Clases de Espanol, a meal and a milonga sin musica en vivo

My first Spanish lesson in about 3 years - this morning. It is amazing how much you forget when you attempt to learn a language as an adult and then don't practise it. Of course there are words you don't forget but much that you do, particularly in my case the conjugation of verbs. I will do 10 hours of Spanish while I am here (part of my travel package) and hopefully find a way of maintaining it when I return to Oz, ready for my next visit.
The lesson was punctuated by huge noises of explosions. Common in BA it seems when there is a demonstration on, which seems to be at just about every corner. Rather frightening sound, but apparently harmless!?
Today was a beautiful sunny day in Buenos Aires - temperature between 10 and 21 deg. C so we took a long walk after the lesson and arrived back at our hotel with more CDs (no surprise) and another pair of shoes (not mine this time!)
I had decided to take a local's recommendation of a Spanish restaurant for tonight's meal - mistake no. 1. I am very fond of this person, but I now know that food is not something they know about. It was the worst meal I have had since school lunches! and closely resembled those amorphous plates that were frequently served in school canteens some decades ago. The flavour was similarly bland, salty and bore little resemblance to the way the food was described on the menu! The only up was the little glass of sherry offered at the start of the meal.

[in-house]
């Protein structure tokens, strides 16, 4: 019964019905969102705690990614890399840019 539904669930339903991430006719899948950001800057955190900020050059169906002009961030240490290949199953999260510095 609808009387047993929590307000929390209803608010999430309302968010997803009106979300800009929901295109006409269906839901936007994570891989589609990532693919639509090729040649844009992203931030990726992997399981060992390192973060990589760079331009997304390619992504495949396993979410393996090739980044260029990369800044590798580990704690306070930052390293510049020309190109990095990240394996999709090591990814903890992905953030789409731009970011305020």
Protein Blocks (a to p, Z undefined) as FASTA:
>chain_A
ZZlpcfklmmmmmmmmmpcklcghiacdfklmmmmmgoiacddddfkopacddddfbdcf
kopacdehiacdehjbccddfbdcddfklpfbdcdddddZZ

A taxi took us to La Garufa (picture) where 2 bands were playing - and I was particularly keen to hear Sexteto Milonguero. An interesting space half open to the outdoors, La Garufa has a high stage, concrete floor and tables around the floor. We arrived in time for the support act - Conjunto Falopa (a band of 4-5 guitars/ukeles and a singer) whose style reminded me of Caceres. Entertaining but not tango.
This meant we had a table when the milonga started...and it was interesting to watch the dancers - local and tourist. One is always nervous at a new milonga and I watched eagerly to see if I felt my stand was up to the locals. But I needn't have worried the standard was various - as it is in Australia - and it was a crowd of every age and stage (my favourite). Sadly we never got to hear the band. Walking across two barrios of this big city does not prepare one for a late night and by 1 am I was falling asleep - still no sign of the music. So my critique of Sexteto Milonguero will have to wait for another time.


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